“PY-51 state police office. Will contact patrol units and report. Over”
“Listen, you guys have got to get us out of this. We’ve got thousands of cars and kids piled up here half stoned. We’ve got to clear the area. Whats the story on the roads? Can we get them out?”
“PY-51 Negative, Over”
“What the hell you mean negative? With all the beer we got flowing up here they’re gonna change the name of this town to Piss River in another hour.”
“PY-51. The roads are blocked by the marchers heading your way. The highway’s blockaded. Must be thousands. We can’t move anything. Over.”
“Marchers? What marchers?”
“PY-51. I’m not sure — they’re women — thousands of women — carrying signs reading ‘HADASSSAH’ — and they claim they’re delivering eight thousand umbrellas to your area.”
The clean white schooner clipped its way through the foaming ripples on the calm sea. Pete Lorillard lay contented on the deck on his cushioned contour chaise.
His mind cleared – and rode silently with the rolling waves — up and over, up and over. He reached gently toward the neighboring lounge and ran his hand over the long soft hair – down the curved smooth spine and stopped for a moment on the rounded buttock of the beautiful young lady lying alongside him. He felt the tender squeeze on his arm.
He looked at the crystal sky – not a cloud anywhere – and felt the gentle heat of the sun enveloping him. First his feet, then his legs, abdomen, chest, neck, – like a warm furry blanket. He lay back and sighed .”With all this,” he thought, “who needs money !”
This story deals with a fundamental concept : the difference between corruption and bribery. Corruption implies an intensive effort to manipulate government for the general good. There is a clear understanding that a large profit will be involved with the subsequent development of jobs, new business efforts, further investments and improvement of society’s well being.
Those instigating the corrupt act must by definition be of a higher social order than those being corrupted. Since in a republic the highest order of activity is making money, it therefore follows that businessmen will usually be at the core of most corrupt activities. This is as it should be, facilitating the continued accumulation of additional profits which serves to enrich all members of the community by the development of new products, jobs and increased payment of taxes to increase governmental activities. This, in turn, leads to more individuals to corrupt and thence to more good.
Bribery, on the other hand, bears the connotation of evil. It invariably involves a selfish act, benefiting no one but the briber, and to a small extent the bribee, which in turn makes turning the briber down or turning him in so much easier.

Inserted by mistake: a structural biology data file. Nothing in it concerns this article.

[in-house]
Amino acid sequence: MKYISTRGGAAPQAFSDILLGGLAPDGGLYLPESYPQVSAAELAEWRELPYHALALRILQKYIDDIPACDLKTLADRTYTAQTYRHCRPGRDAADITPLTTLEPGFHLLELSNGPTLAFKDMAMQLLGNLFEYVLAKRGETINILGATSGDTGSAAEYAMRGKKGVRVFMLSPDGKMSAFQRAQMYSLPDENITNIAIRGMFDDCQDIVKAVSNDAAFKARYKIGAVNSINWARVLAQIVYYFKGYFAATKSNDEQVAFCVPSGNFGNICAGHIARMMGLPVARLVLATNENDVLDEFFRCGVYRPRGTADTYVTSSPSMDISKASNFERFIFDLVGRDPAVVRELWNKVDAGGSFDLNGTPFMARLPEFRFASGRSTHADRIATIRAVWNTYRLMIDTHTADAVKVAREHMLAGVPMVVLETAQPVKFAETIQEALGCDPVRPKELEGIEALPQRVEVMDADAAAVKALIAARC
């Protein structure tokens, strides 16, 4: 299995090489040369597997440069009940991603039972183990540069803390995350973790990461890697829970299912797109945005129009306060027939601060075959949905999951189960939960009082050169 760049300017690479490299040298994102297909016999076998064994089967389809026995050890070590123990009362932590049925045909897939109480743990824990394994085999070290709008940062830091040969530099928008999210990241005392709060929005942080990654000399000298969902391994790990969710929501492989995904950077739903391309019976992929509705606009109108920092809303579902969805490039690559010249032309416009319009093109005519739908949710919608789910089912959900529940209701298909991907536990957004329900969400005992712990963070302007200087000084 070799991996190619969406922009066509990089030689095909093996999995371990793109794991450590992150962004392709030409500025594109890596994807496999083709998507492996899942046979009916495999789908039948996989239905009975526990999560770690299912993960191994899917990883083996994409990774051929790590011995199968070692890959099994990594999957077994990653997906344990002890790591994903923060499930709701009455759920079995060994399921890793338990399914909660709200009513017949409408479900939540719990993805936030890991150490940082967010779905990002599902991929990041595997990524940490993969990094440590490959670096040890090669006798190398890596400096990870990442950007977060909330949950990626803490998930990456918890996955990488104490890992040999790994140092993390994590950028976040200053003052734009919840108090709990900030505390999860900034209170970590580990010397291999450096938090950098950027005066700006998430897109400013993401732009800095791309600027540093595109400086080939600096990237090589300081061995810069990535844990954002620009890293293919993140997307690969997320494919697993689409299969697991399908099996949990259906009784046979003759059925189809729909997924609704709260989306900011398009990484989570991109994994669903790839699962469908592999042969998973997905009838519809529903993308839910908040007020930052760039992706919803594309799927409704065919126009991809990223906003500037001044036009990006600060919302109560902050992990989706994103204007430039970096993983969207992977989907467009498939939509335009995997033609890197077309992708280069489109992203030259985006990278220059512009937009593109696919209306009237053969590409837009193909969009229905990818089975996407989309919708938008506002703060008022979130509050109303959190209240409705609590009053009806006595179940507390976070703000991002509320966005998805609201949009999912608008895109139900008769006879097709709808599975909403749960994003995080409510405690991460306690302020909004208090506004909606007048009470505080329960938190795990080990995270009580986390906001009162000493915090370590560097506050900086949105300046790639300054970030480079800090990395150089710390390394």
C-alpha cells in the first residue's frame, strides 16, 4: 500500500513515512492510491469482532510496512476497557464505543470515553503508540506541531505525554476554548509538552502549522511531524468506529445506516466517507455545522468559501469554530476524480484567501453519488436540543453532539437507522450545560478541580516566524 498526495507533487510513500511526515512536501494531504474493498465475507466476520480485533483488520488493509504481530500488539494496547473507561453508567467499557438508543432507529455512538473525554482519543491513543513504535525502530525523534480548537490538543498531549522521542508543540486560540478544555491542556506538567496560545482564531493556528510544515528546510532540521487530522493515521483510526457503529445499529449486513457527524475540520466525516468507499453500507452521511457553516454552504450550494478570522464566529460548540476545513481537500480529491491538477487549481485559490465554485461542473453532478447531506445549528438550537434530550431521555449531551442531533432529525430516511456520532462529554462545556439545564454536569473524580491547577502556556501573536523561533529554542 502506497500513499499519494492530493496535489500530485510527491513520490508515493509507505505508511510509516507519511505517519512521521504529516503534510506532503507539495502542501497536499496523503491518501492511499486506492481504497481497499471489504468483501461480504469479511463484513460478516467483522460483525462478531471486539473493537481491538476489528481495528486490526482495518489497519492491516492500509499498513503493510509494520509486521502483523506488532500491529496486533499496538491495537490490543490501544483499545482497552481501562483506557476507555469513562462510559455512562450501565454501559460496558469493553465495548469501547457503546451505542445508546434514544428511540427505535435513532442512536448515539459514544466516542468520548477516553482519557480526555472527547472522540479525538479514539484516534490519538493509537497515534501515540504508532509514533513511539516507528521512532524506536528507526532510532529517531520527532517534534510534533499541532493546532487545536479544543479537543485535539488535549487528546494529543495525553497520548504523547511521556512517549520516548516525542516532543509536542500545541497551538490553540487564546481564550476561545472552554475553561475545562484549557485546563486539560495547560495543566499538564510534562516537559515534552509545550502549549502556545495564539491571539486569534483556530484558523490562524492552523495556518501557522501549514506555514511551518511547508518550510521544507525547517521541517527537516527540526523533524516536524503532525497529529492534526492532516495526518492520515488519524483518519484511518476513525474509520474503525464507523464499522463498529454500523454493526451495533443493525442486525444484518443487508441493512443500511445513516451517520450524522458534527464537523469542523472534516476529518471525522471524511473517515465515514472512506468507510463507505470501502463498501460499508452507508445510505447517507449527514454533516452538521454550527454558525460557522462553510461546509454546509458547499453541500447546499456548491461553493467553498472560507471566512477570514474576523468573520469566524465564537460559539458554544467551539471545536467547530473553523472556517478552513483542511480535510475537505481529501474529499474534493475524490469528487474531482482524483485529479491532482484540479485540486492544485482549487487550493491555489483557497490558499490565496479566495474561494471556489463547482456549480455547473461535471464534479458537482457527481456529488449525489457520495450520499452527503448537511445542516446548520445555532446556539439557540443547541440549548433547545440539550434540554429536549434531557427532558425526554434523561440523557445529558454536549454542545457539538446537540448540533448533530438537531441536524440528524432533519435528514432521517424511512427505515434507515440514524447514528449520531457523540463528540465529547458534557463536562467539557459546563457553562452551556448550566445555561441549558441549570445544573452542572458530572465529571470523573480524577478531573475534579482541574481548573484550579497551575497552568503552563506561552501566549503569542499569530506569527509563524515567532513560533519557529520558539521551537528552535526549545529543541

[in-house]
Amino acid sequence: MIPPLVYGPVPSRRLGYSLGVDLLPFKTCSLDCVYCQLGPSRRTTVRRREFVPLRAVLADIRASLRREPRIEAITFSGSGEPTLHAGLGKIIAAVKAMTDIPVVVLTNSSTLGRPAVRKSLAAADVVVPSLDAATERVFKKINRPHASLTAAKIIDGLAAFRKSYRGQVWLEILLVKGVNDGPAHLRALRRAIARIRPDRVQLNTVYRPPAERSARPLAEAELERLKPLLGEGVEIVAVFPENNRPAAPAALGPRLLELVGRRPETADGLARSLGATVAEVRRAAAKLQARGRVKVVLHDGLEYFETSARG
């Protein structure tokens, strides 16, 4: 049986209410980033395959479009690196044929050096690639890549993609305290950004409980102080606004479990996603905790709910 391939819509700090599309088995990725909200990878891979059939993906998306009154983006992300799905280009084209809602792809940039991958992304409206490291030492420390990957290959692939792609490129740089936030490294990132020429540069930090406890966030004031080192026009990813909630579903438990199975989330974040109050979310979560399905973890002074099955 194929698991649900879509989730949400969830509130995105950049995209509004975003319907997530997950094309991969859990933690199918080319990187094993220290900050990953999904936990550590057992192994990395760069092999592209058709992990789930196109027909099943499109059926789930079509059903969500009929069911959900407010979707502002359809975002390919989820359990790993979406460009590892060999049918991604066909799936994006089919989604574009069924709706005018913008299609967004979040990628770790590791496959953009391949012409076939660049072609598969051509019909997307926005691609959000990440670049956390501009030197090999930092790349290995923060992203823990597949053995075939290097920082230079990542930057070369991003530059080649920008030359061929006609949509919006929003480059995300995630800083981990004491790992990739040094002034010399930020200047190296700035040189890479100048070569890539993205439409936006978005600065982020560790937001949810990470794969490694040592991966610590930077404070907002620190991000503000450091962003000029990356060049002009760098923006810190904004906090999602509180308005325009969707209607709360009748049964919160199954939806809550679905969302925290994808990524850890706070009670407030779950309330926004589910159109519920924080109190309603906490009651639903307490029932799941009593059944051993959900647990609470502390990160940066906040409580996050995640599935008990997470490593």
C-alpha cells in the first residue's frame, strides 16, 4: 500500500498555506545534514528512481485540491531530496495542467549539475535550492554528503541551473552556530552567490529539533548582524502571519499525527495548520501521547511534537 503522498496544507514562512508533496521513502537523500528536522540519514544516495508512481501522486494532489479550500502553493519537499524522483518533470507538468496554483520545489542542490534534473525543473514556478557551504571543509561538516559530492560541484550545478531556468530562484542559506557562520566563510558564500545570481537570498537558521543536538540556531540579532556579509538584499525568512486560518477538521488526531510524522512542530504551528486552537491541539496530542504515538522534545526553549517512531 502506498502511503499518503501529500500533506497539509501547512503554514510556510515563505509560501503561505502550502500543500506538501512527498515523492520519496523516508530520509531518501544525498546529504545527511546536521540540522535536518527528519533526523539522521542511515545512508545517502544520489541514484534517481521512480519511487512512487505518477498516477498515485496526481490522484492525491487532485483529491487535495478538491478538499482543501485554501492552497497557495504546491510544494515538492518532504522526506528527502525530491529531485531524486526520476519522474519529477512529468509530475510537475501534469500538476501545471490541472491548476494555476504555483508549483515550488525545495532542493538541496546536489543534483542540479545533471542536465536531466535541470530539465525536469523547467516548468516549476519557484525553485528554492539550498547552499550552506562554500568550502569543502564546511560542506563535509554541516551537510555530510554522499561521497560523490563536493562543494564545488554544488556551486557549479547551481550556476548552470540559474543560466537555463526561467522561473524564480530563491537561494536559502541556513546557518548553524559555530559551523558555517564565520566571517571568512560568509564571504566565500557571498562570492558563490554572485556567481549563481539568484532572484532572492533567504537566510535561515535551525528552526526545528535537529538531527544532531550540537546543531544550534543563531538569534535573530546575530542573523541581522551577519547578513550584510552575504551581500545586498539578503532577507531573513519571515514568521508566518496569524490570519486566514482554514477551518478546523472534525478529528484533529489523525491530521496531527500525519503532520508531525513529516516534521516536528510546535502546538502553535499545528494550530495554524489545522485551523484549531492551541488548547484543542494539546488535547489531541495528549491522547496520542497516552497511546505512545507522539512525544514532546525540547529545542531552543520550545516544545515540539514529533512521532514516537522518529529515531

Now we must be careful to clarify some things about the social order to avoid confusion. One is not classified solely according to his or her paycheck. For example, if one offers money to a sanitation officer who has just cited him for leaving his garbage can uncovered, that is a bribe and should be condemned. It doesn’t matter if the offender is a business man, a dentist, schoolteacher, and so forth, since the inspector represents a higher order of society (i.e. sanitation workers in general) and the bribe had nothing to do with the bribers business interests.
Suppose a series of uncovered garbage cans were used to create a smell bad enough to induce certain tenants to vacate an apartment house so it could be razed to construct a new tire factory. If under these conditions a sanitation inspector received a bit of financial help in buying a new house, that is absolutely acceptable, and perhaps even desirable under the circumstances. Think of the widespread use of tires in society, and the number of jobs provided — a staggering advantage over a few tenants who probably wouldn’t want to live near a tire factory anyway.
A Force for Good
Tom Dolan muttered to himself in the locker room as put the final touches on his uniform : “I don’t know how I’m gonna tolerate another fucking briefing from that fucking lieutenant”. He visualized himself sacking out on one of the back seats at the station house. “That bastard catches me again, he’ll have my balls”.
“Cut it out, Tom”, said Sonny ‘the Leech’. “That cocksucker’s got to do something for a living.” Sonny was twenty-two years old, dark and handsome, but short. Five feet nine in height with slicked black hair, he contrasted sharply with the six foot three heavier Dolan. He had been teamed with the more experienced Dolan over the past ten months. They made a good pair. Tom’s curses rolled off Sonny easily, and they seemed to take each others criticisms without animosity. Tom lectured incessantly about the evils of the force and Sonny not believing any of that crap, agreed with all the comments.
Actually, Sonny’s real name was Salvatore Lichiessani, and ‘the Leech’ stemmed from the fact that no one at the station house could pronounce his name. For three months the men searched for a short nickname and the ideal one presented itself in August of the previous year. Sonny had made a collar on some old drunk who was walking around the neighborhood shops with mirrors taped to his shoes, looking up the dresses of a varied assortment of clerks, secretaries, and housewives when Sonny spotted him. Unfortunately, in applying the handcuffs, Sonny had gotten one cuff caught in the margin of his pants pocket. Not willing to admit his mistake, he brought the guy in by keeping his left leg locked around the prisoner’s right thigh. The drunk, of course, was excited by the whole prospect, and it wasn’t until Tom Dolan slipped Sonny the key that they got disentangled.